The astute are well aware that photos only require a fraction of a second to be snapped. If such people were to be exposed for an hour or more, they'd all likely be dead or near so from hypothermia, as with the victims of the Titanic. You can do short moves bare handed, but for a length of time, you do risk frostbite or similar when climbing a long extended pitch. With wind chill and low temperatures you will freeze tissue, sometimes immediately. I used to go through Truckee when it was sub zero or close, and pouring water on my windshield to clean it, it'd freeze right away. Faster than I could squeegee it.
Keeping your core temperature hot helps, there is circulation. Warm blood does get to your hands, why you keep your head and neck covered. Physiology dictates that 90% of one's heat loss is via those areas, so If you feel cold, they do say to put on a warm cap! Fingers are adapted to touching, so are sensitive by nature. I guess it is possible to desensivitize them, but not recommended.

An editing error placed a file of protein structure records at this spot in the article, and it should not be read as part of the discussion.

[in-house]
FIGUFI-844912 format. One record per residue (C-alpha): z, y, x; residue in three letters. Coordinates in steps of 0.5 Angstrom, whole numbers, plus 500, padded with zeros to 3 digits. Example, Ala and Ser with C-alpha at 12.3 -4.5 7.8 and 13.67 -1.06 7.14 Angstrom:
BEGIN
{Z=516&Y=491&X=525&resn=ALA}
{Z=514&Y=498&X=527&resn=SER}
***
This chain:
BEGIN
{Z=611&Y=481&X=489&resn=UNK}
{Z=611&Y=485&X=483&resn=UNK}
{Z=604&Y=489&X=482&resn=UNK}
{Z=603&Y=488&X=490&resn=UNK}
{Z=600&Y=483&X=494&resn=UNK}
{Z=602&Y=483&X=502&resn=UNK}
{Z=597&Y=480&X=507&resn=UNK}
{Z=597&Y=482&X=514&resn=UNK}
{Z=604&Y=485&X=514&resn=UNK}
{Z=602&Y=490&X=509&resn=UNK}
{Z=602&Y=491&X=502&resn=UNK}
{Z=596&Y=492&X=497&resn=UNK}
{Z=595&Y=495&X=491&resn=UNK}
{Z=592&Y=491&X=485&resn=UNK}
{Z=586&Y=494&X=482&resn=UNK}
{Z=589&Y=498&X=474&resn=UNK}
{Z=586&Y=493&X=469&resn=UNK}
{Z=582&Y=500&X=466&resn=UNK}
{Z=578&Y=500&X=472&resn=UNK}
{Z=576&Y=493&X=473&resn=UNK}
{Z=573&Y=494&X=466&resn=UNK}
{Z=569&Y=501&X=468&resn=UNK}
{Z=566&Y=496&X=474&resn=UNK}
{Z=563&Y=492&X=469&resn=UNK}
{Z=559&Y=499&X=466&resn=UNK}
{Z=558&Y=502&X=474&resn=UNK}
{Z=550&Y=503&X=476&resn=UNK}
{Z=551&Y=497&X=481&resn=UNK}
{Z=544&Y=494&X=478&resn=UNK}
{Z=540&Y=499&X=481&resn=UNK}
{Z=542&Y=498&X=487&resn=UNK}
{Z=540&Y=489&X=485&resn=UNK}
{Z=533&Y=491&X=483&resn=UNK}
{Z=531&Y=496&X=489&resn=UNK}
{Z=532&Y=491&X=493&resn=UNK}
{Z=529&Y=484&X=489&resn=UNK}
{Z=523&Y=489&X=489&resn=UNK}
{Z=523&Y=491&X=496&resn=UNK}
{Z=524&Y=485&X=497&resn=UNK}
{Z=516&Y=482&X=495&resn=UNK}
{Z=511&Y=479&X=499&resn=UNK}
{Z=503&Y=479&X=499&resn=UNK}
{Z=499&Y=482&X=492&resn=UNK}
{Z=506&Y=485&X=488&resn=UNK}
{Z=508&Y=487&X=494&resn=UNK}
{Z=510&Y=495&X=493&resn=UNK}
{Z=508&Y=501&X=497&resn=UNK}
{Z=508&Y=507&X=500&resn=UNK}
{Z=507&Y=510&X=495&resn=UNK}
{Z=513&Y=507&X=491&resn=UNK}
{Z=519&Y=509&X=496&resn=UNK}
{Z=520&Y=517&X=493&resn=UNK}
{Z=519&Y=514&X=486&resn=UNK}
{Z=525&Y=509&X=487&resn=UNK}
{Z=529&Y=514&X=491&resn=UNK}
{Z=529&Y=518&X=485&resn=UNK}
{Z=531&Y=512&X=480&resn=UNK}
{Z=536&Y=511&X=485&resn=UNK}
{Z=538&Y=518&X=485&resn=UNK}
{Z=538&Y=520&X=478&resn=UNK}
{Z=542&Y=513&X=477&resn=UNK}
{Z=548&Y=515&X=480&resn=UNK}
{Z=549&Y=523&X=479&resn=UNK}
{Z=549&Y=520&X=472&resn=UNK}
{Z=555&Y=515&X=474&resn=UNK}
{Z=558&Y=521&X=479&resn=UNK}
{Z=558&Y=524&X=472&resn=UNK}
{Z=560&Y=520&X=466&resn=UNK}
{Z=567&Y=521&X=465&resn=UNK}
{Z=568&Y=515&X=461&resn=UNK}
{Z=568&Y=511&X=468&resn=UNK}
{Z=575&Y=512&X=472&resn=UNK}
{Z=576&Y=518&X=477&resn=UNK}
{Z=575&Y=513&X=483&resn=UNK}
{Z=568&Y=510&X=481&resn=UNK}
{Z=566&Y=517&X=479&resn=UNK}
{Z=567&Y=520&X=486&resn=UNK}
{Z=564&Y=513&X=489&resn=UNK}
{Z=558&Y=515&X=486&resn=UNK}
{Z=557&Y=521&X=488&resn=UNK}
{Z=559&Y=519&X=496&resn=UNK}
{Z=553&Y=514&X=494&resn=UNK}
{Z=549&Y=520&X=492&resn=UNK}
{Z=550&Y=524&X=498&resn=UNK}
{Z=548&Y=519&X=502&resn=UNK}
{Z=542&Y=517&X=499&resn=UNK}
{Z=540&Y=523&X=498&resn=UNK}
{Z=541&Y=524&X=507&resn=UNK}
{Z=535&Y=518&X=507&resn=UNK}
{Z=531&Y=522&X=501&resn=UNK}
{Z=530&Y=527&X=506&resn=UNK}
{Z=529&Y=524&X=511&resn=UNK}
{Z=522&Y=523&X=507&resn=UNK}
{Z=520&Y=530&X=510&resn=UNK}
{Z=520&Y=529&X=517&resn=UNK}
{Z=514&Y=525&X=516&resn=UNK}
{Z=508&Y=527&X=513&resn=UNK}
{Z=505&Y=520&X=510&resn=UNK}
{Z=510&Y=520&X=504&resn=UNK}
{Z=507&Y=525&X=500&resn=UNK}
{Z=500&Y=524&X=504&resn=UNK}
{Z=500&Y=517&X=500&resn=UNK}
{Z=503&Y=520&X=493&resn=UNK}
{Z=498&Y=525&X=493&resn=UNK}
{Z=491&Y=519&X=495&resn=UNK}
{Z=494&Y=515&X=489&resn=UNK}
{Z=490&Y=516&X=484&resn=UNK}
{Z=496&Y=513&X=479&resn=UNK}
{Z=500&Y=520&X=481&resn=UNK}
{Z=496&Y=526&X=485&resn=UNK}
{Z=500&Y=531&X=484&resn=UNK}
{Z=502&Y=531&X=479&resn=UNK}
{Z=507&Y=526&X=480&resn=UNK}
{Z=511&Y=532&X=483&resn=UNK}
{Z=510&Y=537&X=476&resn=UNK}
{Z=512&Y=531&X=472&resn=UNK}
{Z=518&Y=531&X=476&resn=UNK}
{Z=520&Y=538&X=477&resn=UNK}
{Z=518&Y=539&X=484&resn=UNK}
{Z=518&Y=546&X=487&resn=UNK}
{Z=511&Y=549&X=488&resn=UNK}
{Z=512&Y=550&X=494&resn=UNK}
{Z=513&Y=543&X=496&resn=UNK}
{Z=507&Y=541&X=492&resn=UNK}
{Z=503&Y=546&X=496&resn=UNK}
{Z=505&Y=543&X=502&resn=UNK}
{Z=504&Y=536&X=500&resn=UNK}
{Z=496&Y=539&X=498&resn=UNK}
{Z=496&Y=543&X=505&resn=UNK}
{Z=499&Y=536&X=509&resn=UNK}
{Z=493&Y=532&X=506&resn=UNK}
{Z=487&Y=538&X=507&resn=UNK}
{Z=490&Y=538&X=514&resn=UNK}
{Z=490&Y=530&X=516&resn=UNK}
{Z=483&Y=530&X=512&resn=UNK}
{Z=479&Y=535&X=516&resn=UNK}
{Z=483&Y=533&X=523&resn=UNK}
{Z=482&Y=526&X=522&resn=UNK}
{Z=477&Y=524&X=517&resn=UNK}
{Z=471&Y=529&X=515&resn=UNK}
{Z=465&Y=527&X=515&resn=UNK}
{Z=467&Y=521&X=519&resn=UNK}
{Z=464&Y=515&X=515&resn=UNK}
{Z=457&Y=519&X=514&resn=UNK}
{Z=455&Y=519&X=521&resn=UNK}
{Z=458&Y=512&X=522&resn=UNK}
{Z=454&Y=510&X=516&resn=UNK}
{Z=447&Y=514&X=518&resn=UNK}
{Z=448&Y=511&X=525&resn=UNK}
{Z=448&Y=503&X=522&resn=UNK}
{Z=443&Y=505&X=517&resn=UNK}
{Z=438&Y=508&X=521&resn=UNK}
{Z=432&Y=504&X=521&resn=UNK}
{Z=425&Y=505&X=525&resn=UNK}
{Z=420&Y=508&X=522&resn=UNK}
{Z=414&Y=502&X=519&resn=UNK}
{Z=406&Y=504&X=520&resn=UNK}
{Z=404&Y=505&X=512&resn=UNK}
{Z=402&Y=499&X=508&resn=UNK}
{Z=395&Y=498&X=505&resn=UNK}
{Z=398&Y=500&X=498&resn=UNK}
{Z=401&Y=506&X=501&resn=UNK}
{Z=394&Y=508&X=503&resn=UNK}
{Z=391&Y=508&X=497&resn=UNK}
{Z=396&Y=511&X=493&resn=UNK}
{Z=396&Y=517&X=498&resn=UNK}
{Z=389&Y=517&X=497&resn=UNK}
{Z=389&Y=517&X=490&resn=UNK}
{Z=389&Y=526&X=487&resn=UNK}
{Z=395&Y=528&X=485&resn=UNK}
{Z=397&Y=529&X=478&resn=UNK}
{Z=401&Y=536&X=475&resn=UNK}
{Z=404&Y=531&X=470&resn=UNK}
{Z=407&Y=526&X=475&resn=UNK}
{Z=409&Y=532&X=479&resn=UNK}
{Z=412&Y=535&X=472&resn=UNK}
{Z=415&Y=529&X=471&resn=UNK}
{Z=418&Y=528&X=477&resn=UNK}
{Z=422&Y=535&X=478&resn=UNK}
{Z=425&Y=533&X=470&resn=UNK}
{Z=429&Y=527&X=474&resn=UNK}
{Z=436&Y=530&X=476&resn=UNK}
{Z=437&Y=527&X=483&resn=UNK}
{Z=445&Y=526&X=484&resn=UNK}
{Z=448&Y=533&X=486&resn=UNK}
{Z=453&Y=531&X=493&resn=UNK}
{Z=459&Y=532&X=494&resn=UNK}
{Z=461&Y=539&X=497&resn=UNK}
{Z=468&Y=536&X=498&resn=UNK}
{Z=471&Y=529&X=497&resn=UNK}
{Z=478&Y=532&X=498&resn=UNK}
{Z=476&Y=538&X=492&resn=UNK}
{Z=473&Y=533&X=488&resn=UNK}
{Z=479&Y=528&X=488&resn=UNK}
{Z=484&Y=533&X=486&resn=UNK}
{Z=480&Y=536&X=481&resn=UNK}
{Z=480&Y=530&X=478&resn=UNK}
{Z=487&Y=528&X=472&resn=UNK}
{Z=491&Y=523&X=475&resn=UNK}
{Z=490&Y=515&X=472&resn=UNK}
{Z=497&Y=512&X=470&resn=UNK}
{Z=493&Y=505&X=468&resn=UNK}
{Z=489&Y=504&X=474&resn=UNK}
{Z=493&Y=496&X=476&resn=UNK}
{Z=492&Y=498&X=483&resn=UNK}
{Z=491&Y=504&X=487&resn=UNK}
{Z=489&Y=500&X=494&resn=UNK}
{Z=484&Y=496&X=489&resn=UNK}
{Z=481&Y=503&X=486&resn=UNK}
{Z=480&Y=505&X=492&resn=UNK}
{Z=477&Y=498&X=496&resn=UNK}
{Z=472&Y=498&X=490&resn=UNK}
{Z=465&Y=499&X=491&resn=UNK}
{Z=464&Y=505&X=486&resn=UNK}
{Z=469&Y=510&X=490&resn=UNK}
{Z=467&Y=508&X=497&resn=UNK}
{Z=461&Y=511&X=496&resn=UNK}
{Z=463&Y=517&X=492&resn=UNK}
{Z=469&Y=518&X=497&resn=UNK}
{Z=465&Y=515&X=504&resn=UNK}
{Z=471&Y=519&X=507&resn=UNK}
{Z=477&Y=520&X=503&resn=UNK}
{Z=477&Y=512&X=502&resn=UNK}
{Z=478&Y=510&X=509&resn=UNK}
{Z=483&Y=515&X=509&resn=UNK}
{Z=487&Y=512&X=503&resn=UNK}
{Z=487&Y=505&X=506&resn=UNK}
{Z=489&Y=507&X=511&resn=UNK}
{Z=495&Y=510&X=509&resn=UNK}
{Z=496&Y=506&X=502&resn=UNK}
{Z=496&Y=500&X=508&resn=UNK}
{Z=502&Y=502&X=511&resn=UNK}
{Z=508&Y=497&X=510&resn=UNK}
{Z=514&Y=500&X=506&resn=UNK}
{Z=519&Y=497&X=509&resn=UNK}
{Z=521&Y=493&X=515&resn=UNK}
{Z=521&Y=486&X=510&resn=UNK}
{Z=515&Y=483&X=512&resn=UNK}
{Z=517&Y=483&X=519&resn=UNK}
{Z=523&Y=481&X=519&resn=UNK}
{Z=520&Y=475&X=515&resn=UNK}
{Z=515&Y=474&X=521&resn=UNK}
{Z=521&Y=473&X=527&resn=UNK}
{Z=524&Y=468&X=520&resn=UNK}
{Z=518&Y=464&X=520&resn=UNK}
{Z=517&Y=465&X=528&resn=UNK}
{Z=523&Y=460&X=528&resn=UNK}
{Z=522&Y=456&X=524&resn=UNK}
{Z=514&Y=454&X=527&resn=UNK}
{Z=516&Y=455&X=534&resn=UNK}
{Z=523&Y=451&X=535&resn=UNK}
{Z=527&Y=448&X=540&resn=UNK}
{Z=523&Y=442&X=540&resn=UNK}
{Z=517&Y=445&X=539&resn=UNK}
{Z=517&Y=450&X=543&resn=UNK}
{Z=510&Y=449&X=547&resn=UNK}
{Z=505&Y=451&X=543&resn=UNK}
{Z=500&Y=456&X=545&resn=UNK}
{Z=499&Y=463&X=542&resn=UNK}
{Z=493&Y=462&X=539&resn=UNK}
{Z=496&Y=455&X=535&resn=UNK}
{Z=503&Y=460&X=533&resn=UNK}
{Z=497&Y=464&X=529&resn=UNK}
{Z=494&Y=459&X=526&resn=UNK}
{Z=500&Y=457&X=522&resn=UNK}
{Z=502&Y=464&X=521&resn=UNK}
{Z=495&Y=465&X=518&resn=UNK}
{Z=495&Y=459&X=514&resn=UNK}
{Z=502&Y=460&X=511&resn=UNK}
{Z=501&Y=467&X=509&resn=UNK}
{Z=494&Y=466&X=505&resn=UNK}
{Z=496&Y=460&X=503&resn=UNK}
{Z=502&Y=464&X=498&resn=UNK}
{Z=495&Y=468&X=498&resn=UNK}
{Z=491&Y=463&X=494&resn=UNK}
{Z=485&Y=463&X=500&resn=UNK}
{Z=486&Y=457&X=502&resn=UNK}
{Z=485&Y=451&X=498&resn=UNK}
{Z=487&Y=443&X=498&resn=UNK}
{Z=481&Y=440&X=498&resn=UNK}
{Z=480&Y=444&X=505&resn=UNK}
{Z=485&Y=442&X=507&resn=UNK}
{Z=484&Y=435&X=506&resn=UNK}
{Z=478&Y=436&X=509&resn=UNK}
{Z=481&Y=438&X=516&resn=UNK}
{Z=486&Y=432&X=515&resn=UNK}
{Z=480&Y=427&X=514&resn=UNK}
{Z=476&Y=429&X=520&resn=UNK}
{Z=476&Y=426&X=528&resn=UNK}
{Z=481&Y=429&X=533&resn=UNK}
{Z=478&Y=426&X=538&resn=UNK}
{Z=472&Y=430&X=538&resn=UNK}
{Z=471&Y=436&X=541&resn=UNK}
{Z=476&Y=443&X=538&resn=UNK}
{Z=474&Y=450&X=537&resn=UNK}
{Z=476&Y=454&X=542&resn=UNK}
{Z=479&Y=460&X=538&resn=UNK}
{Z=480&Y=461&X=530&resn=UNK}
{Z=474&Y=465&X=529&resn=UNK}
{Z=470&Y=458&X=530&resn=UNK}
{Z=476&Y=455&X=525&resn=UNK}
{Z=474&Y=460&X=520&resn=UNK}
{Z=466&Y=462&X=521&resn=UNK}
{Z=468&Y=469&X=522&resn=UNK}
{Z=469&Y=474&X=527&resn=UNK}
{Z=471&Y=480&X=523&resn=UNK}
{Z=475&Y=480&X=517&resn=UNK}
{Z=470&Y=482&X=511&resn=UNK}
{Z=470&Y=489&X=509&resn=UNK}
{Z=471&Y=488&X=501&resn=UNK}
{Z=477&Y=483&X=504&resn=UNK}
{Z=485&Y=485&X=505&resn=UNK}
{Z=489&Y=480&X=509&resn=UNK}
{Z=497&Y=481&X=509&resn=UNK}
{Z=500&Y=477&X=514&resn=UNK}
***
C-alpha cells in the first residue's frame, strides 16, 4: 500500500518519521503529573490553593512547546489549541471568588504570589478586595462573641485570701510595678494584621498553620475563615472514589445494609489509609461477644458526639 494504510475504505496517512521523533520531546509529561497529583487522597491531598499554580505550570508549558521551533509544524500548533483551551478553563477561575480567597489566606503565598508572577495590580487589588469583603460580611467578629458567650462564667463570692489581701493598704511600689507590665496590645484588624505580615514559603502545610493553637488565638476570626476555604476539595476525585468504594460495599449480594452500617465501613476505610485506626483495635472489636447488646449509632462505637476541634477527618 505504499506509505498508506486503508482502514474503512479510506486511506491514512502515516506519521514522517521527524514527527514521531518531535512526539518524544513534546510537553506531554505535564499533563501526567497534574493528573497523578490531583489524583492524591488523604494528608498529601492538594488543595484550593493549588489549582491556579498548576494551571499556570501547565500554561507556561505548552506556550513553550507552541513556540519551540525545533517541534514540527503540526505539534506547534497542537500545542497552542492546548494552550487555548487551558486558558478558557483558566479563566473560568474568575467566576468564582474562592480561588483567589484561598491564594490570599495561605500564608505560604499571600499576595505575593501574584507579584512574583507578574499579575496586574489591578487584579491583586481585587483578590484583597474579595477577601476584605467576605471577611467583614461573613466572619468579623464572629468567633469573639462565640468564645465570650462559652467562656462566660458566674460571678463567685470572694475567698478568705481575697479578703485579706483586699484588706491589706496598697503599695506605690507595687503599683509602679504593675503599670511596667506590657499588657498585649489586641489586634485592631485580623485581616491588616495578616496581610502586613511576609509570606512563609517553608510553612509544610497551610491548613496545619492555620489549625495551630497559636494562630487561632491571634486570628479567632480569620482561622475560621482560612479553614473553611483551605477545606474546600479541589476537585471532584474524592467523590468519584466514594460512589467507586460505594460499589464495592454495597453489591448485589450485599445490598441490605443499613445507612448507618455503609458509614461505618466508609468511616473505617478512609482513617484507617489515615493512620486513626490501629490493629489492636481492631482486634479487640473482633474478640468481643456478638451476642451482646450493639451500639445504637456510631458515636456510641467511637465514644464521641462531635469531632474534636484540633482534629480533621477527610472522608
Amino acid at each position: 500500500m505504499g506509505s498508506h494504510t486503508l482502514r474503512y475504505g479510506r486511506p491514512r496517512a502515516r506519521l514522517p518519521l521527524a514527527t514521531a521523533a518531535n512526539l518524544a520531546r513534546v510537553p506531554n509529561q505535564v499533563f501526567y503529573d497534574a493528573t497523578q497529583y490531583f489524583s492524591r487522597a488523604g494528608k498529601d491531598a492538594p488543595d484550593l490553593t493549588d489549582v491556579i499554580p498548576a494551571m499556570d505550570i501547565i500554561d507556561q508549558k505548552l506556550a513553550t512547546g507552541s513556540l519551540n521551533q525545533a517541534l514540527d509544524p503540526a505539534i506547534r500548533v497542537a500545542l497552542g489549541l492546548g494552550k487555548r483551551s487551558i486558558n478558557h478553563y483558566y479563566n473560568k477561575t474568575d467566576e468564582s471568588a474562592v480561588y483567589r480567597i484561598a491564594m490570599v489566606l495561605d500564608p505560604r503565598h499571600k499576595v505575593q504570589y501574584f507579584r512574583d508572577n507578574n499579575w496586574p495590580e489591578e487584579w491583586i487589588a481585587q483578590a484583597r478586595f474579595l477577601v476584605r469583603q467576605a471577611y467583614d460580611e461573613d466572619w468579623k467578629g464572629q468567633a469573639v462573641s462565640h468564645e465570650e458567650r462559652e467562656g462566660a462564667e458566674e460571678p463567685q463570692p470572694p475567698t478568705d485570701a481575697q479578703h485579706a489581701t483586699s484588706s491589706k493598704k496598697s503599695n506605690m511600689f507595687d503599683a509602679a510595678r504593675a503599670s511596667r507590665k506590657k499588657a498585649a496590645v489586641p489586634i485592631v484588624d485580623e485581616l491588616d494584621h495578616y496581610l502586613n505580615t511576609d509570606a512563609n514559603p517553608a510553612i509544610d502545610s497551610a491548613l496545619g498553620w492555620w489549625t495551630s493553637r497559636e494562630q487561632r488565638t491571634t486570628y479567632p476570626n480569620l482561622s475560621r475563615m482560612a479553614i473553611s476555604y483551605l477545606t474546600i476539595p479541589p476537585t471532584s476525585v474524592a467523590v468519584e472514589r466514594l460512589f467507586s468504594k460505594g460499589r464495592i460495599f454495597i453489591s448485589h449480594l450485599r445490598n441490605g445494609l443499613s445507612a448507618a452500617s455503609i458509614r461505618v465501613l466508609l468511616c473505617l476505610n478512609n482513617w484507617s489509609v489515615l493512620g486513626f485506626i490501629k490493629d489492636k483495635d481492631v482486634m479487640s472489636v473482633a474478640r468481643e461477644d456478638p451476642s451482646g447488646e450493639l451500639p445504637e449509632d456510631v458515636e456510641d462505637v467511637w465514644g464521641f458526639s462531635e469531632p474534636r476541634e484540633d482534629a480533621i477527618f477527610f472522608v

All in all, if you must climb during freezing conditions, do as you can. Some short moves can be done sans gloves, but to constantly put them on and take them off, impedes the flow of climbing. Given that some enviro club can happily declare themselves winter 5th class climbers by doing a 10' hoist at Berkeley's Indian Rock, say, in December (usually about 50-60 degrees in the afternoon), but a High Sierra peak by a long sustained route in winter is far, far, far different.